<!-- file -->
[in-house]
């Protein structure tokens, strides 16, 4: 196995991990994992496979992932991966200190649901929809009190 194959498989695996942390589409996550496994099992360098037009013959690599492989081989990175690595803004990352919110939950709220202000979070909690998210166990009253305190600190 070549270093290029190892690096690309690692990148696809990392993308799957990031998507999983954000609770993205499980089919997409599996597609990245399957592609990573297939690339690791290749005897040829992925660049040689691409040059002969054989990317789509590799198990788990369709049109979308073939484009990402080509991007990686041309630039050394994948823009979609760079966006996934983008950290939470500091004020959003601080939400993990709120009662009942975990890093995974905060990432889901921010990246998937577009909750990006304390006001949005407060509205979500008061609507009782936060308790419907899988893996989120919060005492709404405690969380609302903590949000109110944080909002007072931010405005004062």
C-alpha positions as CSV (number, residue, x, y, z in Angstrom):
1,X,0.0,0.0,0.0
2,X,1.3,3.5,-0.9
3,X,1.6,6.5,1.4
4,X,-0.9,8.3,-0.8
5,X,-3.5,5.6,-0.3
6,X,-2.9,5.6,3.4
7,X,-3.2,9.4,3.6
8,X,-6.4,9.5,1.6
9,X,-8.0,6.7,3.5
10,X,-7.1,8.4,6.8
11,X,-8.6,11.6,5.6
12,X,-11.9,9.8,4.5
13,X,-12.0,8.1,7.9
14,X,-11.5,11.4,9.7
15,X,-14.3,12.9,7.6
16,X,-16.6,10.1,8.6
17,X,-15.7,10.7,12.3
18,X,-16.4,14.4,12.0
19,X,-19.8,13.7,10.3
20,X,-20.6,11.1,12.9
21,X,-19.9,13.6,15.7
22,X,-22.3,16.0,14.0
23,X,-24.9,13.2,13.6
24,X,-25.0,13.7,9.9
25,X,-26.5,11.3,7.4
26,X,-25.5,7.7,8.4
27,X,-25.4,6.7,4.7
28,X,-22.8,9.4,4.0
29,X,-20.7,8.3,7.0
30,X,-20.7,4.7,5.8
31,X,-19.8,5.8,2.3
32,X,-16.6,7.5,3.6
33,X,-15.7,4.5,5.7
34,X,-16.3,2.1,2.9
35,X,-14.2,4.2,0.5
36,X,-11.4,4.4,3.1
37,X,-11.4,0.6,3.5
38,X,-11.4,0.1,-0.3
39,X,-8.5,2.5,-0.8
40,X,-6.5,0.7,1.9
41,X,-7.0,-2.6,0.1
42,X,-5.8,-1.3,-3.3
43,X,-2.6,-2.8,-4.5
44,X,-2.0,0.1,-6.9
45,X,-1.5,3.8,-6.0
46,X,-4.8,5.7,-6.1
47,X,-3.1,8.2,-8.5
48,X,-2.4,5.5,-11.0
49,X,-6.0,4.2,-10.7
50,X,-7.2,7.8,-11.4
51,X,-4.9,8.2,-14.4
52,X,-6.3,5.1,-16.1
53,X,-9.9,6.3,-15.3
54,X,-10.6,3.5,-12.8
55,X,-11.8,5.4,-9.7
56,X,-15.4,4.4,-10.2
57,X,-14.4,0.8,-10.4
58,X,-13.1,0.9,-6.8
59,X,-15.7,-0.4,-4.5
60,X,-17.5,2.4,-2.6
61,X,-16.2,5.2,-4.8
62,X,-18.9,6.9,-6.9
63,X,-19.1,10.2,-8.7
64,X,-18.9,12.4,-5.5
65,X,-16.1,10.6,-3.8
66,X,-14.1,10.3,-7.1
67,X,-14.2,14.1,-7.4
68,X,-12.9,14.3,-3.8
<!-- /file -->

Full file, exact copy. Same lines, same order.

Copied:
[in-house]
């Protein structure tokens, strides 16, 4: 196995991990994992496979992932991966200190649901929809009190 194959498989695996942390589409996550496994099992360098037009013959690599492989081989990175690595803004990352919110939950709220202000979070909690998210166990009253305190600190 070549270093290029190892690096690309690692990148696809990392993308799957990031998507999983954000609770993205499980089919997409599996597609990245399957592609990573297939690339690791290749005897040829992925660049040689691409040059002969054989990317789509590799198990788990369709049109979308073939484009990402080509991007990686041309630039050394994948823009979609760079966006996934983008950290939470500091004020959003601080939400993990709120009662009942975990890093995974905060990432889901921010990246998937577009909750990006304390006001949005407060509205979500008061609507009782936060308790419907899988893996989120919060005492709404405690969380609302903590949000109110944080909002007072931010405005004062």
C-alpha positions as CSV (number, residue, x, y, z in Angstrom):
1,X,0.0,0.0,0.0
2,X,1.3,3.5,-0.9
3,X,1.6,6.5,1.4
4,X,-0.9,8.3,-0.8
5,X,-3.5,5.6,-0.3
6,X,-2.9,5.6,3.4
7,X,-3.2,9.4,3.6
8,X,-6.4,9.5,1.6
9,X,-8.0,6.7,3.5
10,X,-7.1,8.4,6.8
11,X,-8.6,11.6,5.6
12,X,-11.9,9.8,4.5
13,X,-12.0,8.1,7.9
14,X,-11.5,11.4,9.7
15,X,-14.3,12.9,7.6
16,X,-16.6,10.1,8.6
17,X,-15.7,10.7,12.3
18,X,-16.4,14.4,12.0
19,X,-19.8,13.7,10.3
20,X,-20.6,11.1,12.9
21,X,-19.9,13.6,15.7
22,X,-22.3,16.0,14.0
23,X,-24.9,13.2,13.6
24,X,-25.0,13.7,9.9
25,X,-26.5,11.3,7.4
26,X,-25.5,7.7,8.4
27,X,-25.4,6.7,4.7
28,X,-22.8,9.4,4.0
29,X,-20.7,8.3,7.0
30,X,-20.7,4.7,5.8
31,X,-19.8,5.8,2.3
32,X,-16.6,7.5,3.6
33,X,-15.7,4.5,5.7
34,X,-16.3,2.1,2.9
35,X,-14.2,4.2,0.5
36,X,-11.4,4.4,3.1
37,X,-11.4,0.6,3.5
38,X,-11.4,0.1,-0.3
39,X,-8.5,2.5,-0.8
40,X,-6.5,0.7,1.9
41,X,-7.0,-2.6,0.1
42,X,-5.8,-1.3,-3.3
43,X,-2.6,-2.8,-4.5
44,X,-2.0,0.1,-6.9
45,X,-1.5,3.8,-6.0
46,X,-4.8,5.7,-6.1
47,X,-3.1,8.2,-8.5
48,X,-2.4,5.5,-11.0
49,X,-6.0,4.2,-10.7
50,X,-7.2,7.8,-11.4
51,X,-4.9,8.2,-14.4
52,X,-6.3,5.1,-16.1
53,X,-9.9,6.3,-15.3
54,X,-10.6,3.5,-12.8
55,X,-11.8,5.4,-9.7
56,X,-15.4,4.4,-10.2
57,X,-14.4,0.8,-10.4
58,X,-13.1,0.9,-6.8
59,X,-15.7,-0.4,-4.5
60,X,-17.5,2.4,-2.6
61,X,-16.2,5.2,-4.8
62,X,-18.9,6.9,-6.9
63,X,-19.1,10.2,-8.7
64,X,-18.9,12.4,-5.5
65,X,-16.1,10.6,-3.8
66,X,-14.1,10.3,-7.1
67,X,-14.2,14.1,-7.4
68,X,-12.9,14.3,-3.8